Authentic Learning


Real-World Learning


Structures and emphases to support individual learning

Principal Metaphors

  • Knowledge is … personal constructs
  • Knowing is … engaging meaningfully
  • Learner is … an active agent (individual learning)
  • Learning is … constructing
  • Teaching is … guiding, facilitating




Authentic Learning is used to refer to a great variety of perspectives on learning and teaching – making it easier to describe in terms of what it isn’t than what it is. Authentic Learning is not traditional standardized education; it is not teacher-centered; it is not organized around a fact-focused, pre-set curriculum. Typical (but not universal) qualities include active exploration, higher-order thinking, meaningful social interaction, real-world problems, learner-relevant topics, and differentiated teaching strategies. Mentions of "constructivism" tend to figure prominently, but interpretations span the full spectrum from simple invocation of the Construction Metaphor to more sophisticated treatments of Radical Constructivism. Associated discourses and constructs include:
  • Authentic Activities (Elfrieda Hiebert, 1990s) ­– tasks that are reflective of or identical to those that learners can expect to encounter outside of school
  • Authentic Pedagogy ­– a variously defined term. In the mid 1960s, the phrase was used in reference to instruction and evaluation practices that were correlated to higher achievement scores. That meaning persists in workplace training. However, most contemporary uses of the term are consistent with Authentic Learning as described above – that is, revolving around authentic tasks that engage the learner and support the development of more sophisticated understandings.


Authentic Learning is sometimes perceived as a coherent educational movement, but it is actually fragmented and oftentimes at odds with itself. That fact is evident is ambiguities and contradictions in some of its principal vocabulary. For instance, Authentic Learning is typically aligned with (and often treated as synonymous to):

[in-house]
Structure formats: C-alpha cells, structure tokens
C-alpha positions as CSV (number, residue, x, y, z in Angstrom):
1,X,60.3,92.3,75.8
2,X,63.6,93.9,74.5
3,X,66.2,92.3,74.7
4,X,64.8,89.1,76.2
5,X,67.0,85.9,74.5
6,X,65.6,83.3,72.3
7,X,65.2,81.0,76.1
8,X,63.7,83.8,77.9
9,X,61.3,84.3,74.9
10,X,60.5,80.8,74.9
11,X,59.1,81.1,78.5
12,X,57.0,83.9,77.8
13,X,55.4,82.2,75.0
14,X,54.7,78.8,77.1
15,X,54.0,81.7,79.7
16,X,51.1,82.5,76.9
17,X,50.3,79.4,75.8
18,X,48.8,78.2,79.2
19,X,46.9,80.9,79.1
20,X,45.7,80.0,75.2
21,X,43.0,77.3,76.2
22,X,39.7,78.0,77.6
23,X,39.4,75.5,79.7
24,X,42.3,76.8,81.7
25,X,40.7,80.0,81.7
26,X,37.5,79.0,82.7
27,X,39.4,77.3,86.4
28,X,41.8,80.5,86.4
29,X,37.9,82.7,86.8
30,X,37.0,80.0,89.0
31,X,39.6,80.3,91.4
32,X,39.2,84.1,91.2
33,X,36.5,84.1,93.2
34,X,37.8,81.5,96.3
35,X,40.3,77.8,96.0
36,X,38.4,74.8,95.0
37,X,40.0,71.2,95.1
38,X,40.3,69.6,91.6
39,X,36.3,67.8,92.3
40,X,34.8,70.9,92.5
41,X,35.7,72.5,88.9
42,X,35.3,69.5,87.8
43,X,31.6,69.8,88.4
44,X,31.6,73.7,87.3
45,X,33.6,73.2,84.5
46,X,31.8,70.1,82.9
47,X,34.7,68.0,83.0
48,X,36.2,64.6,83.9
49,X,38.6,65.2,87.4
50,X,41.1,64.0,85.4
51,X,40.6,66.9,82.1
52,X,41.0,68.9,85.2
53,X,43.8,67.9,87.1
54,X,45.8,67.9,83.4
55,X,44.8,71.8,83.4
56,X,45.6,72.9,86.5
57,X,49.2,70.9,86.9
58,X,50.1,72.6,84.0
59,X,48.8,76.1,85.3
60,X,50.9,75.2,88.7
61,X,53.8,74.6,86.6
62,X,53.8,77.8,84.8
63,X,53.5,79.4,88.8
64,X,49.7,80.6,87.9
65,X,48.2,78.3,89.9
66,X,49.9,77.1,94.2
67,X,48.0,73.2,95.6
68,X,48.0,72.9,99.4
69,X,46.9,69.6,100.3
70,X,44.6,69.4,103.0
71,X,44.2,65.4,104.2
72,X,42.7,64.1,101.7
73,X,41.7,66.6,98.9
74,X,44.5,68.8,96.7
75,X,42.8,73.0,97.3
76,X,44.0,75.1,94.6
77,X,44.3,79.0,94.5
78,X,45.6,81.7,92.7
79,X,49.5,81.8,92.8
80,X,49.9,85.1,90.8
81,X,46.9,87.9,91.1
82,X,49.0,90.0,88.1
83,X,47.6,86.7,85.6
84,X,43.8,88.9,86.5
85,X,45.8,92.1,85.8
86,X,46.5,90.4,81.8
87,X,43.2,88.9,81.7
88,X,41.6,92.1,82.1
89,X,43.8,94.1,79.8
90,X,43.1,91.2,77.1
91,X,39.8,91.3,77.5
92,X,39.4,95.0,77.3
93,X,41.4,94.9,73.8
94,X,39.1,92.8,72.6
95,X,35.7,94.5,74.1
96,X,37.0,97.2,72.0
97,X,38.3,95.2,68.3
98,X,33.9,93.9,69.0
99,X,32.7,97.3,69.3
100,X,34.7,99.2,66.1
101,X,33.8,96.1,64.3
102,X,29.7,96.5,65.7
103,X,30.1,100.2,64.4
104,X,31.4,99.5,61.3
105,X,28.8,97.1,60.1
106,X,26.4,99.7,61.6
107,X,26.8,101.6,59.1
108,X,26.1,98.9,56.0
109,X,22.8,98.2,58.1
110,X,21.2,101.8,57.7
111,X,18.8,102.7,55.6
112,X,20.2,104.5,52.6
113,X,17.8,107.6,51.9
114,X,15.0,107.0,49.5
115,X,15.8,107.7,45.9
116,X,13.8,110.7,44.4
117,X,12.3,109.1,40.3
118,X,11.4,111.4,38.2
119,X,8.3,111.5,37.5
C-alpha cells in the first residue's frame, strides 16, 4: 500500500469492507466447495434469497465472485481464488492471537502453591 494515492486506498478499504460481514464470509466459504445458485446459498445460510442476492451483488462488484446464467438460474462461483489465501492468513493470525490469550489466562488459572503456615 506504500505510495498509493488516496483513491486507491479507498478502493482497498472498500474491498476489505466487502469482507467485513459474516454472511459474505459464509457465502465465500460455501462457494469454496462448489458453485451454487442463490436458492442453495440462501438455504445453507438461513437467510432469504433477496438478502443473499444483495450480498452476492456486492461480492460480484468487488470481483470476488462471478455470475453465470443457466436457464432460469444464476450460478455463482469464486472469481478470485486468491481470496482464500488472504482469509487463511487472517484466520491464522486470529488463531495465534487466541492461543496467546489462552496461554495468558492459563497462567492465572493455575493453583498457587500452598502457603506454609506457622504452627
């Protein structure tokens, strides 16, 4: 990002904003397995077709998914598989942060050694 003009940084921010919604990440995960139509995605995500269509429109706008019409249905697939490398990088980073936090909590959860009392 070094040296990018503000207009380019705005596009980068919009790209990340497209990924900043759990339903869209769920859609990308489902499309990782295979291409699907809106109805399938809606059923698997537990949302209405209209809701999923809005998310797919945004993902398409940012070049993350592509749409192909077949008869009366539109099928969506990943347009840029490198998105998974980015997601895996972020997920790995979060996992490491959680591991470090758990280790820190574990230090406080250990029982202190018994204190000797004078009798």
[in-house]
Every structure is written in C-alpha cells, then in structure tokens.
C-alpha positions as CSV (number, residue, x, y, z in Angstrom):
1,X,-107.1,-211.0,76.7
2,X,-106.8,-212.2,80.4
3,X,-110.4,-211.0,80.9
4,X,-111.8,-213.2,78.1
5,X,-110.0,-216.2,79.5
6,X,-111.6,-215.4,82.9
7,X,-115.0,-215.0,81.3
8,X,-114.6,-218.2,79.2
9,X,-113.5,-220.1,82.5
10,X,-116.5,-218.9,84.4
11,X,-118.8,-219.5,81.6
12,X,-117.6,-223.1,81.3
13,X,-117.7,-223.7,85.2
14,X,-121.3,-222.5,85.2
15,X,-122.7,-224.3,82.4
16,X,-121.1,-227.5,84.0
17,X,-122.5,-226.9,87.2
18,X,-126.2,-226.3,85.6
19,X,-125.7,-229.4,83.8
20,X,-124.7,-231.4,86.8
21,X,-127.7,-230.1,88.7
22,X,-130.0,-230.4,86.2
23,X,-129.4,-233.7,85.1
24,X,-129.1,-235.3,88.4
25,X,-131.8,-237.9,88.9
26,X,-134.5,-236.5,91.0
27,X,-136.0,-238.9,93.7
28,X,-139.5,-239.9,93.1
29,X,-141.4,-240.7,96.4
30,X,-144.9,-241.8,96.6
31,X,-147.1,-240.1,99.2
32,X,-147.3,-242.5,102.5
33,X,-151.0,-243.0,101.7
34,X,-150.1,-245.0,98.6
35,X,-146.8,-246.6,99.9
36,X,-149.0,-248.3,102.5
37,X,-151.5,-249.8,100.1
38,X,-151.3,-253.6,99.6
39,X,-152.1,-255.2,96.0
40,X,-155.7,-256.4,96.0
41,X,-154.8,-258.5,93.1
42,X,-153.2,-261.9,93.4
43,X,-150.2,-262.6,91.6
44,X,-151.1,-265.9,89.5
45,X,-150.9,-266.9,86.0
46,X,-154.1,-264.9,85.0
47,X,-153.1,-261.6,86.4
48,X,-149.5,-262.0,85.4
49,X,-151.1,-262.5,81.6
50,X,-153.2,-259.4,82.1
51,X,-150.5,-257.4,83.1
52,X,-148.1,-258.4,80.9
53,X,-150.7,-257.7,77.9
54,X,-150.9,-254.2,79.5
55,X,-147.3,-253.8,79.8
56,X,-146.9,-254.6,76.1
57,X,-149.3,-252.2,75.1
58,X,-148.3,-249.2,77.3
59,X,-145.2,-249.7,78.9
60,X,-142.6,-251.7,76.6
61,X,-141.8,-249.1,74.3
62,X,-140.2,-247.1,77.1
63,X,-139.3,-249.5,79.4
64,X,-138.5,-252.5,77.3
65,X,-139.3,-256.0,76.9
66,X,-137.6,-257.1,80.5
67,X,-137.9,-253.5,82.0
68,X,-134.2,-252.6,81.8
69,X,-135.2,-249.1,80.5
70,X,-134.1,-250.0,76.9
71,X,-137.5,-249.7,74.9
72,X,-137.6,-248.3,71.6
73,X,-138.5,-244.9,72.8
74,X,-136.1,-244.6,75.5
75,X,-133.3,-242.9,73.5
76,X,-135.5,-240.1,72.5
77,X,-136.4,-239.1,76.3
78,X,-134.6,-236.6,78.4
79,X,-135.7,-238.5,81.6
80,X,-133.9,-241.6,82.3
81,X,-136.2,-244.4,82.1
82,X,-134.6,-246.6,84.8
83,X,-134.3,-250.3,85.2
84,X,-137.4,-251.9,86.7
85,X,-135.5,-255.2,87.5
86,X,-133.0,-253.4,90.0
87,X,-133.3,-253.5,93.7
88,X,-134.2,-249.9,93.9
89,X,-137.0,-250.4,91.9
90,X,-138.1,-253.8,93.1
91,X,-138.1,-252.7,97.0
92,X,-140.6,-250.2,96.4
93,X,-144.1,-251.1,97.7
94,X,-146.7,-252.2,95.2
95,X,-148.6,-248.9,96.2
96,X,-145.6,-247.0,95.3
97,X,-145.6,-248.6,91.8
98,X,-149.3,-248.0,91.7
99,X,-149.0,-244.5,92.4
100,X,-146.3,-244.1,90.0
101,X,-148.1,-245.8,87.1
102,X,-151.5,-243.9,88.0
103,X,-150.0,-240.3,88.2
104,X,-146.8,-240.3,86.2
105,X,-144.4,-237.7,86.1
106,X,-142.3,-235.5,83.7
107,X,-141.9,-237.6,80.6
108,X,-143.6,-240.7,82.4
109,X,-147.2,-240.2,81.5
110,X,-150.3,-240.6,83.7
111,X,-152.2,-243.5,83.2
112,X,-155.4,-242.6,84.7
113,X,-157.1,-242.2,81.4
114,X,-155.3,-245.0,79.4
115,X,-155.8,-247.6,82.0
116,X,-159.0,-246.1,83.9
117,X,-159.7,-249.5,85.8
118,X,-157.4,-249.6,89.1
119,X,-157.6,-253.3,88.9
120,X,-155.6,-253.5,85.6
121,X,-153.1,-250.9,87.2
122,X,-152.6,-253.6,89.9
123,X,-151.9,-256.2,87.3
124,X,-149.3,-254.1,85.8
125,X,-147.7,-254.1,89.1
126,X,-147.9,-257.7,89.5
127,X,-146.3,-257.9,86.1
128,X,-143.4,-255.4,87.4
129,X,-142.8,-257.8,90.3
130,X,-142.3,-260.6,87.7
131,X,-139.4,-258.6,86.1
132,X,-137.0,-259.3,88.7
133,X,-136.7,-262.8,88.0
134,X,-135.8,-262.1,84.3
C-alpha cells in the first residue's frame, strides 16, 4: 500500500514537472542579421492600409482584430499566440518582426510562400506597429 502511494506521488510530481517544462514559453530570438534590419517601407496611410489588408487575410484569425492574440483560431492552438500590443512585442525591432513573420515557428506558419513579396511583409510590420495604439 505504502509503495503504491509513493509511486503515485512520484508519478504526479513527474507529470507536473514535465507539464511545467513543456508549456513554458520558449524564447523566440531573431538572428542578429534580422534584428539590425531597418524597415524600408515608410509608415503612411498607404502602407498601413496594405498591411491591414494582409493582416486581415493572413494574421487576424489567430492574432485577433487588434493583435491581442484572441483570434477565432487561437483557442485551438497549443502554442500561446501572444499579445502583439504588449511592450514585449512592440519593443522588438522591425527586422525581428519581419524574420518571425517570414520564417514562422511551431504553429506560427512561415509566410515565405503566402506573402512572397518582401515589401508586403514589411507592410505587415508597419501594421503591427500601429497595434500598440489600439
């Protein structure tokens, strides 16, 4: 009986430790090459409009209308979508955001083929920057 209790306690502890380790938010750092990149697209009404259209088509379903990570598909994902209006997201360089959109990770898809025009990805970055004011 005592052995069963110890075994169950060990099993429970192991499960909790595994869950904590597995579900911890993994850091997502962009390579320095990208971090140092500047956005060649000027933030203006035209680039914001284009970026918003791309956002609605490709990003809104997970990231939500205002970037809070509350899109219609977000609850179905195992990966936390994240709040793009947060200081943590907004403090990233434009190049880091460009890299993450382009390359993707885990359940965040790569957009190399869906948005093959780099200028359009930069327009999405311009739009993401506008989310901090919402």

• Developmentally Appropriate Practice – Both an educational philosophy and a teaching approach, Developmentally Appropriate Practice is about tailoring topics and experiences to the learner's cognitive, physical, emotional, and social levels of development. It it usually discussed in relation to specific Developmental Discourses.
  • Readiness – a vague construct used to refer to what children are able to do and/or prepared to learn. Readiness is often treated more-or-less synonymously with Developmentally Appropriate Practice, but some uses are more aligned with traditional schooling structures, as in:
    • School Readiness – a descriptor applied to programs and courses that are designed to prepare pre-Kindergarten-age children to participate in school
    • Readiness Test – a formal tool to assess what one already knows in a particular domain, usually along with levels of mastery of study skills associated with that domain, in order to predict the effectiveness of a specific program of instruction. Most Readiness Tests are associated with literacy or mathematics learning and are formalized to the extent that they should be administered by credentialed specialists.

Authors and/or Prominent Influences


Status as a Theory of Learning

Authentic Learning is not a theory of learning.

Status as a Theory of Teaching

Most versions of Authentic Learning are theories of teaching.

Status as a Scientific Theory

While some versions of Authentic Learning are associated with robustly supported practices, broadly speaking, the discourse is more appropriately understood as ideological than scientific.  


  • Authentic Activities
  • Authentic Pedagogy
  • Developmentally Appropriate Practice
  • Readiness
  • Readiness Test
  • School Readiness

Map Location

Please cite this article as:
Davis, B., & Francis, K. (2023). “Authentic Learning” in Discourses on Learning in Education.

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